This weekend, Dawn Of The Planet Of The Apes managed to take control of the weekend box office, raking in $73 million dollars. The film follows a group of super-intelligent apes who take over the world, and a rogue group of surviving humans who are fighting to stay alive.
While people seem to be loving this particular entry into the 'animals destroy humanity' genre, most movies that show the rise of a deadly species are super-campy creature features that are good only because of how wonderfully bad they are.
To get a feel for how well-done DotPotA really is check out these 11 So-Bad-They're-Great Creature Features.
Trying to capitalize on Jaws, the creators of Piranha made the shark a bunch of piranhas (obviously) and then they… well that's it really. While it's considered a parody of Jaws, it's mostly only considered that in hindsight when they were trying to explain how bad it was.
Empire Of The Ants (1977)
Loosely – very loosely- based on a story by H.G. Wells, Empire Of The Ants is about a group of prospective land developers being attacked by giant ants who were mutated by toxic waste. You know, that old chestnut.
This movie is about killer tigers. No, clearly it's not. Despite sounding like one episode of a nature documentary dedicated to this specific animal, this gem is part of the 'eco-horror' genre, meaning the protagonists in the story are attacked by all kinds of animals, including birds, snakes, and even butterflies. It's like that Brendan Fraser movie Furry Vengeance, only it's creepy on purpose. Also, not sure why they chose frogs as their selling point.
Kingdom Of The Spiders (1977)
Here is all you need to know about Kingdom Of The Spiders: it's about a horde of deadly, migrating tarantulas, and it stars William Shatner.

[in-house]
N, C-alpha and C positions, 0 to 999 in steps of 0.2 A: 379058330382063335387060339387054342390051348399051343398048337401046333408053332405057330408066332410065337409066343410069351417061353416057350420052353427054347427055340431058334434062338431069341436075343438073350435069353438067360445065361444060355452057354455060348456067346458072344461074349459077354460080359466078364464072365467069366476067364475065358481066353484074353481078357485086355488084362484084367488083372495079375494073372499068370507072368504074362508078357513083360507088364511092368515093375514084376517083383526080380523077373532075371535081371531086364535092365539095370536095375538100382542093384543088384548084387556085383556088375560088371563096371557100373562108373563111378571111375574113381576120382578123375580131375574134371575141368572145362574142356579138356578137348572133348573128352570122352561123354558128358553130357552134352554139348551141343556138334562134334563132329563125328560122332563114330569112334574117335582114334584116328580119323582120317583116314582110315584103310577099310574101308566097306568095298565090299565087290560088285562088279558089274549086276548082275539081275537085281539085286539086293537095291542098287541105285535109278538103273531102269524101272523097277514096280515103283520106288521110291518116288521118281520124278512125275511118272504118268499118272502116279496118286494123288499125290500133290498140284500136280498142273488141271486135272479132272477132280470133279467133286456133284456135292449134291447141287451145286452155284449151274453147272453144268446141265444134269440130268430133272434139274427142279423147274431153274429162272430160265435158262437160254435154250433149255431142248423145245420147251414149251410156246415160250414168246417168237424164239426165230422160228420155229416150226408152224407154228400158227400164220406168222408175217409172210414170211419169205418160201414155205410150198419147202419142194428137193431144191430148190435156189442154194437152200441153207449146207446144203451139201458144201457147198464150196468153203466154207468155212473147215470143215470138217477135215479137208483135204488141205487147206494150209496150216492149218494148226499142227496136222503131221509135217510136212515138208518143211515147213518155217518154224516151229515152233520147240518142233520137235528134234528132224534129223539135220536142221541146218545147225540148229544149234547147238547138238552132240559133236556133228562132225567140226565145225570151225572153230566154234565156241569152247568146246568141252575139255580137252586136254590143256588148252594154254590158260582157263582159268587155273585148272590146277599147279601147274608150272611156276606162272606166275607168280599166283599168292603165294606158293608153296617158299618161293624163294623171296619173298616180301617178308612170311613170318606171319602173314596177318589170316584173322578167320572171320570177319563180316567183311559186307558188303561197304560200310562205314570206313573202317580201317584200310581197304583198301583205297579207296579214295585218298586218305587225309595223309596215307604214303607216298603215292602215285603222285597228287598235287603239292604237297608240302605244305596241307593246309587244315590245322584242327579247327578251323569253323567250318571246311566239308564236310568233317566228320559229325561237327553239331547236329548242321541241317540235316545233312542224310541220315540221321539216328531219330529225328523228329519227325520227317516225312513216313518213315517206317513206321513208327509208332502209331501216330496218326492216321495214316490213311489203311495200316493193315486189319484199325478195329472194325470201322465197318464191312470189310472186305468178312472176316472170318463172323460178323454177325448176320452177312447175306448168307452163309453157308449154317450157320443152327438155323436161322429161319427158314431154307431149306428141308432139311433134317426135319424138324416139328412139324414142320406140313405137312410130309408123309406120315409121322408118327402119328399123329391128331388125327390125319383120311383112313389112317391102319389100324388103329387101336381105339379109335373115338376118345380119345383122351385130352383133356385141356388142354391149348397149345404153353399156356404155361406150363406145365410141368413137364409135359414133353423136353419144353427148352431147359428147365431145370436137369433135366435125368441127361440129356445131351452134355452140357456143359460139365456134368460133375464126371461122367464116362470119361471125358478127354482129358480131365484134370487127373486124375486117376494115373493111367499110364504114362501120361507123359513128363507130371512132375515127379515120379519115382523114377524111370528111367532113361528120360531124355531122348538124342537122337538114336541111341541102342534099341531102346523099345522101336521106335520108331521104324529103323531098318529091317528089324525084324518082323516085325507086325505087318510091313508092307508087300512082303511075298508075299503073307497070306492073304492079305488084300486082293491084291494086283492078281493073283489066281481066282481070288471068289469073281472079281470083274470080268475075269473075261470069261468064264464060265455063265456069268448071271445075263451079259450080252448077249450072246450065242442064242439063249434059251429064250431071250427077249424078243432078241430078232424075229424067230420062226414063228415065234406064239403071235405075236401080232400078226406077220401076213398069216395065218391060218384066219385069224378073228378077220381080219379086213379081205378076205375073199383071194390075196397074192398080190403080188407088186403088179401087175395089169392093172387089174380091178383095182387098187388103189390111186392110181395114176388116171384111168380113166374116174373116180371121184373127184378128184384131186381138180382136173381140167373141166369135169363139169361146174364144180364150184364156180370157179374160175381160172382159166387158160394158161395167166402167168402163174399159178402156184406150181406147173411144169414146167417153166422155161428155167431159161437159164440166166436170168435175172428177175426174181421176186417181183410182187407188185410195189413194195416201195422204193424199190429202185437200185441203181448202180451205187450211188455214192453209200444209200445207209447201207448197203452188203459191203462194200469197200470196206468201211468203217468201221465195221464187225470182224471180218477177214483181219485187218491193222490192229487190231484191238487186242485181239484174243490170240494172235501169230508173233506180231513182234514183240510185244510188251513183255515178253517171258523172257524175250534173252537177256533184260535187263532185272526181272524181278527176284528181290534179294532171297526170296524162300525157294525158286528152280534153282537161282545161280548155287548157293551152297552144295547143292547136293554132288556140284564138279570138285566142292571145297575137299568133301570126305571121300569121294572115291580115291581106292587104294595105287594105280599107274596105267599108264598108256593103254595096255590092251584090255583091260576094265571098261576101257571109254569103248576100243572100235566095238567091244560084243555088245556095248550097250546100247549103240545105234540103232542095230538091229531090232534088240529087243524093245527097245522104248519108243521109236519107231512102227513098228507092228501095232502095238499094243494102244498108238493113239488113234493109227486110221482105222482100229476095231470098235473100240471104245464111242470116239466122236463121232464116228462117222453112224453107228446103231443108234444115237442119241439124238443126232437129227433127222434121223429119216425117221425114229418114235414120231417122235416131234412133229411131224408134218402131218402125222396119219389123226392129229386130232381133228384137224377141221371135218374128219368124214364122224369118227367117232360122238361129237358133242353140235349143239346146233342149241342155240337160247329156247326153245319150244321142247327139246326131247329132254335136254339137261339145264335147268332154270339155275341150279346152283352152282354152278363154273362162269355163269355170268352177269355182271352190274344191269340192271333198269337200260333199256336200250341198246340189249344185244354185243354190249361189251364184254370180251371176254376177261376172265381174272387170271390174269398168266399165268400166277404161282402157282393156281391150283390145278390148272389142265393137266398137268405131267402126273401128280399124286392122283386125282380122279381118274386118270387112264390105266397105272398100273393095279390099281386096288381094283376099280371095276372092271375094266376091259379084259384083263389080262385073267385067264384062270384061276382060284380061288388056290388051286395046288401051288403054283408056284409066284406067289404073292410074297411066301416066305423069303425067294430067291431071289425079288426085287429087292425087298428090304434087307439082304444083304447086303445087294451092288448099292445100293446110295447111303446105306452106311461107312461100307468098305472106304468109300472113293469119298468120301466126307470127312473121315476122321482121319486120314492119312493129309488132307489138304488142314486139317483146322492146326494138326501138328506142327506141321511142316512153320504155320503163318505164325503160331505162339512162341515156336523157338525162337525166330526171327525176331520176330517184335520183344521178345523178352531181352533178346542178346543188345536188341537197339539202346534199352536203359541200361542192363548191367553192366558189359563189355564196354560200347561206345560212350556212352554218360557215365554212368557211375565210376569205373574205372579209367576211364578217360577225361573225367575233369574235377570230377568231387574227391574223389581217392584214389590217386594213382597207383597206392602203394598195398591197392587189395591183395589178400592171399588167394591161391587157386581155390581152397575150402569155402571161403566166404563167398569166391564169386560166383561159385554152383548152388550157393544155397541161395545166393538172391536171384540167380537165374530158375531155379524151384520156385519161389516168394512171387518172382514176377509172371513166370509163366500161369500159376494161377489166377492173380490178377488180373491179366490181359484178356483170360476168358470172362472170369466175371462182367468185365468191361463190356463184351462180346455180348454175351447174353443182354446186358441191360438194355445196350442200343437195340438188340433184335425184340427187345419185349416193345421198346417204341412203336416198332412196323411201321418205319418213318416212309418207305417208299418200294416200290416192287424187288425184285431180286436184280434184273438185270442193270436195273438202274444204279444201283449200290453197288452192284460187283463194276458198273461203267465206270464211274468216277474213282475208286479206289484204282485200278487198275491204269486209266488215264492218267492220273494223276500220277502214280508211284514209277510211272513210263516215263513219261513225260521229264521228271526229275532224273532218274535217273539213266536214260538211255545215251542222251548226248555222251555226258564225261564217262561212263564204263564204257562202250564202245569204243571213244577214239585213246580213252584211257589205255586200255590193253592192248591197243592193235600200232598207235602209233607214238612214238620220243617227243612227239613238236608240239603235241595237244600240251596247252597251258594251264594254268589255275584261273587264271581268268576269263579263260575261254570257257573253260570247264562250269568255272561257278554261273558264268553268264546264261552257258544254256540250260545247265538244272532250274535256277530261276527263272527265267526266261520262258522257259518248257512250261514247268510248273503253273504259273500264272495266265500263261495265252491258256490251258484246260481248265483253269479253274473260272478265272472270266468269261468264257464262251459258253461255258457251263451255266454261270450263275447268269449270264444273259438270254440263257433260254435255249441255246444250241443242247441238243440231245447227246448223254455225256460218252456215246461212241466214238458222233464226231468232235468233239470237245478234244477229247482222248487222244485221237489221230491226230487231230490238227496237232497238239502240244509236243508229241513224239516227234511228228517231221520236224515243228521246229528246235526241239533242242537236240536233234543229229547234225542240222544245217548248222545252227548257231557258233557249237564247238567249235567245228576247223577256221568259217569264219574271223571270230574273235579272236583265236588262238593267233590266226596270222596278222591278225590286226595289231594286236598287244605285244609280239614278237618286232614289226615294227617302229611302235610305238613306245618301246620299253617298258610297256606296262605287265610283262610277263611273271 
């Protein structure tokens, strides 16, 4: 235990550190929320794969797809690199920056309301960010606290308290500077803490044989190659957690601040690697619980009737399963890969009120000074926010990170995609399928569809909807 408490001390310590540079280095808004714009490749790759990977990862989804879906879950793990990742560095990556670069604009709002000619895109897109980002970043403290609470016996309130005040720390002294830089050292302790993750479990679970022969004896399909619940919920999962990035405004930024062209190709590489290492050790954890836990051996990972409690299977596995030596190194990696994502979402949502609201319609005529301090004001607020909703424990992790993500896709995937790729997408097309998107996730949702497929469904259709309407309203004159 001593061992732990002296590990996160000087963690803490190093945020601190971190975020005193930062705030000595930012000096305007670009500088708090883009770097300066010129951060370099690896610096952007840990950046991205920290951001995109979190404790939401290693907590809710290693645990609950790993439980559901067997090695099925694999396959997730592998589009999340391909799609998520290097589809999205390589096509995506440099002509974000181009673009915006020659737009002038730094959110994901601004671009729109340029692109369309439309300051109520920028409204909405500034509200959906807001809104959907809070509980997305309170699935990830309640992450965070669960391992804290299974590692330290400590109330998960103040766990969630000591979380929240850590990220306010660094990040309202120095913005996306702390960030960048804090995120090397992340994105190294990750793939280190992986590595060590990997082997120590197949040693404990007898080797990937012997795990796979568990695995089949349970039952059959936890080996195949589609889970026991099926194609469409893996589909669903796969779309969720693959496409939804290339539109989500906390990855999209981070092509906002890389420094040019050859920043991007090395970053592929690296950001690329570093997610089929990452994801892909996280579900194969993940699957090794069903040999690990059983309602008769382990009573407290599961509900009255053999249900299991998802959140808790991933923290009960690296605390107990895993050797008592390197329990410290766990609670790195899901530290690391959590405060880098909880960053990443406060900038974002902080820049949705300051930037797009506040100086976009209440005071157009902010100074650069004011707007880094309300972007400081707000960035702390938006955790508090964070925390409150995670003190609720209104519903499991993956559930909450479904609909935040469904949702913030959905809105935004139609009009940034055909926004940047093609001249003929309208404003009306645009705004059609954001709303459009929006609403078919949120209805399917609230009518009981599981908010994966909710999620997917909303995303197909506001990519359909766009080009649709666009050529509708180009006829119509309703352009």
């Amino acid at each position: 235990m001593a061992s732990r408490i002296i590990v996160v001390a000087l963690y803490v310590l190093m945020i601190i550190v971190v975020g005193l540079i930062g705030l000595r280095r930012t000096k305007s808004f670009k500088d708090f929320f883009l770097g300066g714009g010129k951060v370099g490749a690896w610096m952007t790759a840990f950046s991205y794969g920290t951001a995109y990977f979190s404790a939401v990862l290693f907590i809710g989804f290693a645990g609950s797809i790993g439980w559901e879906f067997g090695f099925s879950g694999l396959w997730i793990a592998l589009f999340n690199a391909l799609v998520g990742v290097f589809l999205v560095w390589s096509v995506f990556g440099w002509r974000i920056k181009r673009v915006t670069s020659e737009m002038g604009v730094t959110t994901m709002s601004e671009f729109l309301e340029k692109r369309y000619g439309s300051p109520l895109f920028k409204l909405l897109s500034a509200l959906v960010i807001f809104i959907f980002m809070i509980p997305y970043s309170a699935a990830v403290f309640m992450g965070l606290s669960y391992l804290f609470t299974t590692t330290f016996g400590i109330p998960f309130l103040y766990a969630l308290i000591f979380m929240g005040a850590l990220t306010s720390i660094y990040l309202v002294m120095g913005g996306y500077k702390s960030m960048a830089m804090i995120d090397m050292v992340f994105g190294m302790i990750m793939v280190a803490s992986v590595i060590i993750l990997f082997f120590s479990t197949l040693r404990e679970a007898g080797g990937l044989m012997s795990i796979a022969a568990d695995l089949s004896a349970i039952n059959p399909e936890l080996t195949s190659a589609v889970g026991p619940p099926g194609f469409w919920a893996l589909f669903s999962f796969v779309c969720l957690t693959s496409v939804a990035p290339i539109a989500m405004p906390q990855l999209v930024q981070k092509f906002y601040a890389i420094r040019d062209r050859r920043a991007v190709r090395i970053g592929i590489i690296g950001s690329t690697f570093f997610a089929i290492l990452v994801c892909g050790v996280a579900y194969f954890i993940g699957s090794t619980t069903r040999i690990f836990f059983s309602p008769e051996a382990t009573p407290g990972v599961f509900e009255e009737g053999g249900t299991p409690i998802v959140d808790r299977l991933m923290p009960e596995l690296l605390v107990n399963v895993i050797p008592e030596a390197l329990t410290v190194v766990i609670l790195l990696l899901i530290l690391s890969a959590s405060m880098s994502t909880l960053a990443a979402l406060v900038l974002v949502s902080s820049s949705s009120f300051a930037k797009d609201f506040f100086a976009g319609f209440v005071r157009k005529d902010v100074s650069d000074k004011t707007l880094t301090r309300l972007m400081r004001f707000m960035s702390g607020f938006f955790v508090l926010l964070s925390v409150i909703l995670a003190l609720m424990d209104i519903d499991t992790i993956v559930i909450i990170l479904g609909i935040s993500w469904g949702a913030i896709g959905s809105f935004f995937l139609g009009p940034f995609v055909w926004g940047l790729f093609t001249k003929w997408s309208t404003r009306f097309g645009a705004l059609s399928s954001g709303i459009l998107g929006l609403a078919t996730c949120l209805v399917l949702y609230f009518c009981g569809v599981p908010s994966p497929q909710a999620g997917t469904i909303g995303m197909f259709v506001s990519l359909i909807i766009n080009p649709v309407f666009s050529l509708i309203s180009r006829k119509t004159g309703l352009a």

The Day Of The Triffids (1963)
This movie has a lot going on. A meteor in the sky blinds almost everyone and, while that’s happening, hyper-intelligent plants that can walk escape a lab and go on a rampage. How are you not all flocking to Amazon to buy the DVD right now?
The Swarm (1978)
Nothing good has ever come in a "swarm." Only things you don't like swarm. Bugs, creepy birds (if you don't like the term "flocking") and crowds at the mall. In The Swarm, killer bees invade American cities, killing millions.
The Food Of The Gods (1976)
A mysterious substance oozes up from the ground in the woods, mutating forest creatures like ants, wasps and rats. The giant creatures attack a cabin and all those stuck inside. Actually, if you can get past the cheesy effects, some of it is pretty fun.
This one is actually supposed to be funny. It stars Jeff Daniels and John Goodman and focuses on a large super-deadly South American spider who makes its way to the US where he breeds with American spiders, and the offspring begin killing everyone in a small California town.
Vague title, sure, but that famous poster art was more than enough to get people into the theaters. The film is about nuclear testing in the New Mexico desert that causes ants to grown to epic, monstrous sizes.
The Birds (1963)
While this Hitchcock classic might be intensely well-known, and there are shots in it that are brilliant, you can't deny that a majority of the effects go off the cliff into disbelief. It's the inherent problem of animal attacks. Even The Birds remade today with CGI would probably still look ridiculous.
Night Of The Lepus (1972)
Giant killer bunnies hippity hop their way into murdering the population of a rural town. It's incredibly bad, and painfully funny.